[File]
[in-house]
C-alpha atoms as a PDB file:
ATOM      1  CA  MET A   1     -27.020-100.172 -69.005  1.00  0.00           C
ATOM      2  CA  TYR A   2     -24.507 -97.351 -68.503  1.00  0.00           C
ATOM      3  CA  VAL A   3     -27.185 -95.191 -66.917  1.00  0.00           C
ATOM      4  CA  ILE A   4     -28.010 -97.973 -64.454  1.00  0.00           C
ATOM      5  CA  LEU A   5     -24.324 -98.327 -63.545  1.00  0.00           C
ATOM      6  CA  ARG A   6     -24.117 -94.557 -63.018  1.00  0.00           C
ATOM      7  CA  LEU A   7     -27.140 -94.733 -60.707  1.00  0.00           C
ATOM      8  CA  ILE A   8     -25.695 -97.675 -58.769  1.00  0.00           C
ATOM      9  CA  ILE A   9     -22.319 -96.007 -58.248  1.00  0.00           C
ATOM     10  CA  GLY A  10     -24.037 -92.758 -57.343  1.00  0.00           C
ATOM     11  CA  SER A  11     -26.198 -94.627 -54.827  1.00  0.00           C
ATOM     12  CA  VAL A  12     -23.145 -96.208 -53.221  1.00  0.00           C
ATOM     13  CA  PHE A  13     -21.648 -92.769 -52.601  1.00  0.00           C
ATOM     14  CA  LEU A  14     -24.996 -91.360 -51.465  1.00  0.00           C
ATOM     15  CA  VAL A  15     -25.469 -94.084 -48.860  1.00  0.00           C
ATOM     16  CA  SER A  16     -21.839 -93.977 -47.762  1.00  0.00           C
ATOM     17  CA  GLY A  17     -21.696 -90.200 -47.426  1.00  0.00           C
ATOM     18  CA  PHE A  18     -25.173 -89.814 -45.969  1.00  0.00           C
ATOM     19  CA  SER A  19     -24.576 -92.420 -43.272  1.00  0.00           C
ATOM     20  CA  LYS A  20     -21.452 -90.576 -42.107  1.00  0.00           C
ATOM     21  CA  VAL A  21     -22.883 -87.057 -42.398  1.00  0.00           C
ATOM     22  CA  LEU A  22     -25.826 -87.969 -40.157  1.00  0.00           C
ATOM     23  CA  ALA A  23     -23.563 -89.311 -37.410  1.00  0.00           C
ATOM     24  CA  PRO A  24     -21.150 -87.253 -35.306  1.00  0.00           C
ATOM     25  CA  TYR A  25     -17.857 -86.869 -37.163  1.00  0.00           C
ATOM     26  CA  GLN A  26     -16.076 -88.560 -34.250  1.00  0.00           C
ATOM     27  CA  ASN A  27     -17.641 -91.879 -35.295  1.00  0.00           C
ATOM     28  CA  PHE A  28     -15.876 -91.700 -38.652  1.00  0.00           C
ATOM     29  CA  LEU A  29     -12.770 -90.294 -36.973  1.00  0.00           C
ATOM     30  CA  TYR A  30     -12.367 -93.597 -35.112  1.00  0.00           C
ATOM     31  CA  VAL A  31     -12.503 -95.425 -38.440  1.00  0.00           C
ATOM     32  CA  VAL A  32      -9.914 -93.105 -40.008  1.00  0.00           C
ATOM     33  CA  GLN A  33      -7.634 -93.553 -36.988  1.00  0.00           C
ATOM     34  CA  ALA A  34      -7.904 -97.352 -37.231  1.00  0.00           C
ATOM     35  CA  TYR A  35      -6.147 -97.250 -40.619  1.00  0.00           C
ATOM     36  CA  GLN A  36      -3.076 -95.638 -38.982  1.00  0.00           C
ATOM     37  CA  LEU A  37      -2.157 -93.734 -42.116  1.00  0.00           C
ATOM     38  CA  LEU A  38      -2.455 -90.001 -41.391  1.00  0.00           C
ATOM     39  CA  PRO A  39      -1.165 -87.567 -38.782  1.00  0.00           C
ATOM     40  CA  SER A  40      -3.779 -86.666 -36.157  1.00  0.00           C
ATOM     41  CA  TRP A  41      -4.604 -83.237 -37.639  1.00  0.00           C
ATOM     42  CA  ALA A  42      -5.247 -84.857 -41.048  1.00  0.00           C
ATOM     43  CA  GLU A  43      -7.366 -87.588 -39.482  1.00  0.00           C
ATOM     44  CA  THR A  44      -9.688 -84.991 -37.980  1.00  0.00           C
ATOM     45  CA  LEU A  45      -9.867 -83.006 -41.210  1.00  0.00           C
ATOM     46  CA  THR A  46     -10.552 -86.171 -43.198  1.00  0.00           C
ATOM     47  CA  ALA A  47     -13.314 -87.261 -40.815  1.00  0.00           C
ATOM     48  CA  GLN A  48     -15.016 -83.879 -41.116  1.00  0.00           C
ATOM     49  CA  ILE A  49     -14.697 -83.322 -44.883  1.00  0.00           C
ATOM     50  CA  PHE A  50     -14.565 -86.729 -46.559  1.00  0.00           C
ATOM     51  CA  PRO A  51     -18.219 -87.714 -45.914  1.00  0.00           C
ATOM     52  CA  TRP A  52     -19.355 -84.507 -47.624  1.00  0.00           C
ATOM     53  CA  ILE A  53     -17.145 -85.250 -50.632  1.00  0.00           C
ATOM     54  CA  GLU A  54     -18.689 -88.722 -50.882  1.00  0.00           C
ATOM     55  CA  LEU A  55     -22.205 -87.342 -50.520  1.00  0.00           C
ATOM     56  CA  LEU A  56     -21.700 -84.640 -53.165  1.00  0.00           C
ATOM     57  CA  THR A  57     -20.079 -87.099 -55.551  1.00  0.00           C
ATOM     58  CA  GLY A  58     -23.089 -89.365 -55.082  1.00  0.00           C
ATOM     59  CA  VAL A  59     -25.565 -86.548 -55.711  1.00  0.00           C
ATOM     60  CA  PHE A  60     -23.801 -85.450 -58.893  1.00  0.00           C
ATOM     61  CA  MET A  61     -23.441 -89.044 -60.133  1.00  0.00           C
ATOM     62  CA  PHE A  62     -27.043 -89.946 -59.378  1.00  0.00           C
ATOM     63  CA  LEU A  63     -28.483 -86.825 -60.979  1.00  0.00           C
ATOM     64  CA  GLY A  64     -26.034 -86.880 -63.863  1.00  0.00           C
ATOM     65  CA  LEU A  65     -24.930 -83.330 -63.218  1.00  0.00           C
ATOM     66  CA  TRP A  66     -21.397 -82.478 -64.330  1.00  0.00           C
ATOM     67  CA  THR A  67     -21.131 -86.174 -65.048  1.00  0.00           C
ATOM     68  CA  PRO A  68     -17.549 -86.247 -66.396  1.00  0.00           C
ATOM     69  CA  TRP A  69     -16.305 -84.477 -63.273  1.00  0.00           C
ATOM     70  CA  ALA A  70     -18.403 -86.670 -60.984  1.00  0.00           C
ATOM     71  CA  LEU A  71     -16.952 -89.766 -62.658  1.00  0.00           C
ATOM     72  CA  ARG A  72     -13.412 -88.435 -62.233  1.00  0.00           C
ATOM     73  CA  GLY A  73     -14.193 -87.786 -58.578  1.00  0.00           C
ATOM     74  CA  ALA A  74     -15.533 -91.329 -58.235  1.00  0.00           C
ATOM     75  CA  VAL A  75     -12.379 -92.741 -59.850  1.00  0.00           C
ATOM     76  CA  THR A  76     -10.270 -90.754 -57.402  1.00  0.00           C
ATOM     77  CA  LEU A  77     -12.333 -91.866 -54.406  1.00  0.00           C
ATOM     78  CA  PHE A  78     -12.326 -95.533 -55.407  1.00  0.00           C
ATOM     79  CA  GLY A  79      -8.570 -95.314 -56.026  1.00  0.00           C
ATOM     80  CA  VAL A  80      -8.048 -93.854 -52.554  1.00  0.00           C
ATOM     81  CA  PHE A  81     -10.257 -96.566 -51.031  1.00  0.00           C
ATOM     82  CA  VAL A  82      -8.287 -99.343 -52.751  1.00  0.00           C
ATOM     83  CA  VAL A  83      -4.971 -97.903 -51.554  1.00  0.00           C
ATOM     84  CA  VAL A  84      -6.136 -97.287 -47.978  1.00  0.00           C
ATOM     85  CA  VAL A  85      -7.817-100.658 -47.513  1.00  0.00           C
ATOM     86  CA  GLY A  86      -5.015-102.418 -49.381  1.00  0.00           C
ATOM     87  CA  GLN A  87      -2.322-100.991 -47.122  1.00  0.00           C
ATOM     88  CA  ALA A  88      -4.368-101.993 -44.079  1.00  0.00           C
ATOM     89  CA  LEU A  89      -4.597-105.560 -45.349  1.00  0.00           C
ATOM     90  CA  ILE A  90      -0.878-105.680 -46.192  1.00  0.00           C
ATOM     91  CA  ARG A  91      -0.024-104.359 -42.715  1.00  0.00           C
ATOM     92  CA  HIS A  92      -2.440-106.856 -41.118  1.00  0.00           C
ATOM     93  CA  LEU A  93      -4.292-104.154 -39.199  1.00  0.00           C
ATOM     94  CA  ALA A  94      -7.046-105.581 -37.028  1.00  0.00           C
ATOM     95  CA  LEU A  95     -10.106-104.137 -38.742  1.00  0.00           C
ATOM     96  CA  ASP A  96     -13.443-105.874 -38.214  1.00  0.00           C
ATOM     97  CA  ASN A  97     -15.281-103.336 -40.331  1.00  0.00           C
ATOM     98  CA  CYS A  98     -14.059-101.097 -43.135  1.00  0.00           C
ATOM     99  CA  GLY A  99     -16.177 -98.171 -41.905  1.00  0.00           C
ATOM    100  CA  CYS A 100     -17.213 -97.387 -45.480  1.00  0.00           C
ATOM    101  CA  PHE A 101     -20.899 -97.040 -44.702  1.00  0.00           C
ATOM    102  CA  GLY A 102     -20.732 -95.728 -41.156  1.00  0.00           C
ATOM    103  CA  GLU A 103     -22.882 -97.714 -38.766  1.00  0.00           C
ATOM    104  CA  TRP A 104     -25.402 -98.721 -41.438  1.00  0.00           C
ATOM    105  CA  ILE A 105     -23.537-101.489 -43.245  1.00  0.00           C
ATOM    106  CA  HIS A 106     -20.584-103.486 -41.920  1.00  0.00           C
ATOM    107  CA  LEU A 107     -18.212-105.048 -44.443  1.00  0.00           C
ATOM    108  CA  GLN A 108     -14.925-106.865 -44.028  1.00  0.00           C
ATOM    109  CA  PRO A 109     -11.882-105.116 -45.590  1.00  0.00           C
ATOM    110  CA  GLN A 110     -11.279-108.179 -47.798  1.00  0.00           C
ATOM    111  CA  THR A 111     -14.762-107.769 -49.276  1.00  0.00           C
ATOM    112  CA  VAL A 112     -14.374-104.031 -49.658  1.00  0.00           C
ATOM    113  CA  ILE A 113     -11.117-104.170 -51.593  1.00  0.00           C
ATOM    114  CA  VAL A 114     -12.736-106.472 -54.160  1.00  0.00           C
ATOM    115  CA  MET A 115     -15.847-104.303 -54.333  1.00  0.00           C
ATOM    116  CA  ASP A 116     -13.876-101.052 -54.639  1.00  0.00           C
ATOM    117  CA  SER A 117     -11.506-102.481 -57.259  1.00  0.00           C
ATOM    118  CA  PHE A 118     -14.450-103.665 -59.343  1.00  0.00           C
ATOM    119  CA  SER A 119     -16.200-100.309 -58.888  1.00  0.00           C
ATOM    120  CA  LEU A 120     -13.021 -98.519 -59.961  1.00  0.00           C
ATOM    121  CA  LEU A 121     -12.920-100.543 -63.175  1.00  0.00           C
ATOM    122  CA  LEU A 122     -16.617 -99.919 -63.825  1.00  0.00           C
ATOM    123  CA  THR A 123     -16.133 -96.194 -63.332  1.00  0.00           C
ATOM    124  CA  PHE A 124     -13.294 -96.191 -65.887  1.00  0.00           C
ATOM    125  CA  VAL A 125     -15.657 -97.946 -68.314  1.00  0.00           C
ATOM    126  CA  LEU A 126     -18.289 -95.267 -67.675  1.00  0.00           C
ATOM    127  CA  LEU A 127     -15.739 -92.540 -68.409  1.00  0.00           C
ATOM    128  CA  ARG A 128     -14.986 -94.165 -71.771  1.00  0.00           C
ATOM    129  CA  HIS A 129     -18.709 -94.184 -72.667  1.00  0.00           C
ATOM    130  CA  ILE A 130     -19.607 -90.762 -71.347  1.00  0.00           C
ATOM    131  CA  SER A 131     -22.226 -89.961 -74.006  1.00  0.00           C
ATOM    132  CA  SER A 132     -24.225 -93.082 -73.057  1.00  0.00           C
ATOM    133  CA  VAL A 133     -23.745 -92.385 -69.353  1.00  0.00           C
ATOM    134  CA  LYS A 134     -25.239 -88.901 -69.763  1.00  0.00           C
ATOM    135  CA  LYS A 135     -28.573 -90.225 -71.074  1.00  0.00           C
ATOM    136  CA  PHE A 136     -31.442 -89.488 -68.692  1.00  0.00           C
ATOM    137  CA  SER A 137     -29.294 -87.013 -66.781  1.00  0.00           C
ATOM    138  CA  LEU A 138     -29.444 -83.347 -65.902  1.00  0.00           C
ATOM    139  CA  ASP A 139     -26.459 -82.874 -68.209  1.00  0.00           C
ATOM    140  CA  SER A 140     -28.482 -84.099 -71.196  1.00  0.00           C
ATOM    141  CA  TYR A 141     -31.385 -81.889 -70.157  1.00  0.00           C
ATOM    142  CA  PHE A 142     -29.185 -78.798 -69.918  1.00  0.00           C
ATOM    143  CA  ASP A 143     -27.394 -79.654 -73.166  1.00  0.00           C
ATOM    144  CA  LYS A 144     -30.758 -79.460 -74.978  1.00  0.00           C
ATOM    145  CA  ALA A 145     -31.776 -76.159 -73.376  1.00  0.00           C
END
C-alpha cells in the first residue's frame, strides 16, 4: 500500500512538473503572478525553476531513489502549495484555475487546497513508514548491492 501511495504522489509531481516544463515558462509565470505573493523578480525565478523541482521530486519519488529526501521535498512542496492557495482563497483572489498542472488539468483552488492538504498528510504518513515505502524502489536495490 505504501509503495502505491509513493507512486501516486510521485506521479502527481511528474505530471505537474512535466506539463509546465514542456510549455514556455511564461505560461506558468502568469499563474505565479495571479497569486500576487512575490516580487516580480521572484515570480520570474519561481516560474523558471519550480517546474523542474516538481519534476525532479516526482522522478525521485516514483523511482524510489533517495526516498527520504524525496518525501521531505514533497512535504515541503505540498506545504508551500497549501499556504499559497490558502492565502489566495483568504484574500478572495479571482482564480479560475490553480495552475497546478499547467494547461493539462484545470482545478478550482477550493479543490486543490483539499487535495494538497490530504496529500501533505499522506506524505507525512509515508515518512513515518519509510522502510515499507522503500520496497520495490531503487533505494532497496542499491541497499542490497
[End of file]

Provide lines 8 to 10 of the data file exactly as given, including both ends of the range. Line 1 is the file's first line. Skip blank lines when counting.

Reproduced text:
ATOM      6  CA  ARG A   6     -24.117 -94.557 -63.018  1.00  0.00           C
ATOM      7  CA  LEU A   7     -27.140 -94.733 -60.707  1.00  0.00           C
ATOM      8  CA  ILE A   8     -25.695 -97.675 -58.769  1.00  0.00           C